The 18th (Royal Irish) Regiment of Foot.

By Steve Baule, 55th Foot

"In all the various engagements which the safety, the honour, the interests of the empire have demanded, the Irish soldier has seldom, if ever, lagged behind in the career of glory."

Sgt. Lamb of the 23rd Foot

soldierOn May 19th, 1767, British transport ships left Cork Harbor bound for North America. Within the dank, damp reaches of those ships were the officers, men, women and children of the 18th (Royal Irish) Regiment of Foot. The Royal Irish had been stationed in Dublin Castle prior to their leaving Ireland. Within the ranks were a wide variety of men. The regiment's new surgeon's mate was a young Dublin native named Edward Hand. He was remarkable in that he had graduated from Trinity College with a degree in medicine and was truly qualified as a surgeon. Captain Charles Edmonstone had been promoted to captain in 1758 and would leave America much wealthier than when he landed due to land speculation around Fort Pitt. John Kelly was new to the regiment, being a draft from the 50th Foot which was remaining in Ireland. Kelly was tried for desertion in 1770 and would receive 1,000 lashes for his crime. Patrick Brannon, also on board, would not be so lucky. He was executed for desertion only a year after reaching American soil.

The regiment arrived in Philadelphia in July, 1767, and must have been pleased to be on solid ground. Soon the regiment was in quarters at the Second Street Barracks in Philadelphia. On August 26th, the first of the regiment, a cadre of officers and non-commissioned officers under Capt. Edmonstone, were sent into the backwoods -- their destination being Fort Pitt. In their care were new recruits for the 34th Foot which was still garrisoning Fort Pitt. According to George Buttricke, the quartermaster, the evenings of the officers were spent in the company of Madeira and women while the regiment was stationed in Philadelphia. The regimental band even played at the commencement ceremonies of Philadelphia College in 1767. They would do so again in 1773.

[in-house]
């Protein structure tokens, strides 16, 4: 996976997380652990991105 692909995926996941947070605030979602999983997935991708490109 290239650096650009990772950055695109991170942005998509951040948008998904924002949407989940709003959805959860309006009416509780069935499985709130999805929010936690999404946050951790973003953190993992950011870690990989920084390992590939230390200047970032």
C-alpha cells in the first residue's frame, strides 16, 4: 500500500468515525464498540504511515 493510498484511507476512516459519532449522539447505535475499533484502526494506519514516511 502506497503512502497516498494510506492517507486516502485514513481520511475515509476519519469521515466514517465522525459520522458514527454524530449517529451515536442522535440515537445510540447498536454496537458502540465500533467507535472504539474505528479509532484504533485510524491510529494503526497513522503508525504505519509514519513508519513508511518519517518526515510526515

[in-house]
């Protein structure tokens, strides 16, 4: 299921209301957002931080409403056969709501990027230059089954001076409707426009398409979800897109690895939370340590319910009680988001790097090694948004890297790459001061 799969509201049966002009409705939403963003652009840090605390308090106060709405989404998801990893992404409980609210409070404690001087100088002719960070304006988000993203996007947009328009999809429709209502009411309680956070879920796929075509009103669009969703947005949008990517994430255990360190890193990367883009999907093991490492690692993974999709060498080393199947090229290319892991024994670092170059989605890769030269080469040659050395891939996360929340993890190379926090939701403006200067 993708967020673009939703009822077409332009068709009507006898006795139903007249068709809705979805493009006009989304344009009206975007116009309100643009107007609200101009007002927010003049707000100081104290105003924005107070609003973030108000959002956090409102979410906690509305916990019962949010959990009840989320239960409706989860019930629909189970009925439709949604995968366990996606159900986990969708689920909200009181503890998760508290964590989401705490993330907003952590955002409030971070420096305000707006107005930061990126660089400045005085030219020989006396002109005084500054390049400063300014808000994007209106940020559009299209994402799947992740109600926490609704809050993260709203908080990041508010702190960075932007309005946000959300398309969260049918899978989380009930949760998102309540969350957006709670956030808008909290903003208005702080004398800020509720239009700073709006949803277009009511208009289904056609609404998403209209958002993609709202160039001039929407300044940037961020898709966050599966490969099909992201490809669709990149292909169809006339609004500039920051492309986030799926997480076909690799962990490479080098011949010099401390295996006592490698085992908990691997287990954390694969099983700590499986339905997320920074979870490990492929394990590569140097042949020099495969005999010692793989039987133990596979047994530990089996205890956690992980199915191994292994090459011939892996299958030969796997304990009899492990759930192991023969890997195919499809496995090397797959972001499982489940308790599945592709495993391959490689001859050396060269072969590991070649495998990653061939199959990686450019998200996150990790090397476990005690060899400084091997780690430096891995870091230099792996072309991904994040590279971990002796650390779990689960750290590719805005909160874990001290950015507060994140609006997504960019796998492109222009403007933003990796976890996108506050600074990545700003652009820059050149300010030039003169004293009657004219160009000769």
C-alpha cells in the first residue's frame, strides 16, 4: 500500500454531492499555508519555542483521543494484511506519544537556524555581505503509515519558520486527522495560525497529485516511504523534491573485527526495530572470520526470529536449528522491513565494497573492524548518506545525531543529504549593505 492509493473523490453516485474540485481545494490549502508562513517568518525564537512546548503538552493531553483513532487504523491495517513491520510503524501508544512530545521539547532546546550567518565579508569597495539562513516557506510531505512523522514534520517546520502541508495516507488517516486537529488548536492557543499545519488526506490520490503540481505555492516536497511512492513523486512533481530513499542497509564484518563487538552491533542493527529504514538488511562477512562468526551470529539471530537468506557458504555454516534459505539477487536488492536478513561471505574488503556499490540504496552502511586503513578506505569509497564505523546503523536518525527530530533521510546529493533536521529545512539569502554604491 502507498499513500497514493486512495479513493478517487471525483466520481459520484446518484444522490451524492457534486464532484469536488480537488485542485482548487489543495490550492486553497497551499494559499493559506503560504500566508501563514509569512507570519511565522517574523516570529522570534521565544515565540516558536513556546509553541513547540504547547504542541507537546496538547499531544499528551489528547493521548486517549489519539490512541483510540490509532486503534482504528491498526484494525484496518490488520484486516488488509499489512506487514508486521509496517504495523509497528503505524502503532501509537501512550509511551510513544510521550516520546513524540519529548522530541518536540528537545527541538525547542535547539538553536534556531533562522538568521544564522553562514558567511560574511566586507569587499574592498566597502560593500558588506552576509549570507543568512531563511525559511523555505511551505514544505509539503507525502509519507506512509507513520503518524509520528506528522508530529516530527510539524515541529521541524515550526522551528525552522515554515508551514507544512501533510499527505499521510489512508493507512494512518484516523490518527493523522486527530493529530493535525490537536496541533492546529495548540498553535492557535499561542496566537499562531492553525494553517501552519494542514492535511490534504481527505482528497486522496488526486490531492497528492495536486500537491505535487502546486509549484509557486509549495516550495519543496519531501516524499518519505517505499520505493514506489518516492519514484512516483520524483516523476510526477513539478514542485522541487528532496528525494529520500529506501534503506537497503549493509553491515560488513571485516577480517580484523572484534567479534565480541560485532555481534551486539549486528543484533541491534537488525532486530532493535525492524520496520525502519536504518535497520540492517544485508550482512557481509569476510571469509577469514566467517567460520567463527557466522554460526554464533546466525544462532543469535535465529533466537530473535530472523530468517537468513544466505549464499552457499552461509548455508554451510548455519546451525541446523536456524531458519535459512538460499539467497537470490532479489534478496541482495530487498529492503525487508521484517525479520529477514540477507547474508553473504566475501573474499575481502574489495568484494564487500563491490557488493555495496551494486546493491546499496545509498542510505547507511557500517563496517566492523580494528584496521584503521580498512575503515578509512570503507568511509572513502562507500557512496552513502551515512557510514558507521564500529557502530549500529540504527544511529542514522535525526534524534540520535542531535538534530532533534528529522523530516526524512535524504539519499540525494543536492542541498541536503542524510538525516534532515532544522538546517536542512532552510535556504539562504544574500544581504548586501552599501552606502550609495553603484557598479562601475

The splendid days at Philadelphia were at an end however, in May, 1768. The regiment was ordered west to replace the 34th Foot in garrisoning Fort Pitt and the Illinois Country. The journey through Pennsylvania was difficult as there was never enough carriage available for the seven companies making the trip. When the regiment reached Fort Pitt, they busily prepared for the trip down the Ohio to Illinois. However, they stopped long enough to hold several court martials for desertion and theft. Several soldiers of the 34th were found guilty as was Patrick Brannon of Gen. Sebright's Company. Due to the serious nature of the Brannon's crime, he was sentenced to death. General Gage endorsed the sentence and ordered a platoon of the Royal Irish to carry out the sentence.

Two companies under Capt. Edmonstone remained at Fort Pitt. The other five companies descended the Ohio under Lt. Colonel John Wilkins. They arrived at Fort de Chartres on September 5, 1768. The 34th was officially relieved on September 7, 1768, and the 18th (Royal Irish) took over control of the Illinois Country for their distant king. The first autumn was particularly hazardous as nearly the entire garrison came down with fevers. By the end of October, 1768, three officers, twenty-five men, twelve women and fifteen children had died. At one point, only a corporal and six men were fit for duty. By February 1769, nearly all of the women and thirty-seven children had died along with forty soldiers.

Just when the garrison was getting settled in Illinois, Pontiac was killed by a band of Potawatomi at nearby Cahokia. The troops braced for trouble with the "children of the woods" but no major incidents were recorded. Minor troubles with the red men continued throughout the Royal Irish's tenure in the Illinois Country. In August, 1770, an additional company came out to Fort Chartres making the garrison total six companies including Capt. Shee's grenadiers. Four of these companies were at Fort Chartres. One was detached at Cahokia to the north and another garrisoned Kaskaskia to the south. In 1771, Gage ordered Wilkins to exercise his troops for service in the woods in preparation for a war with Spain.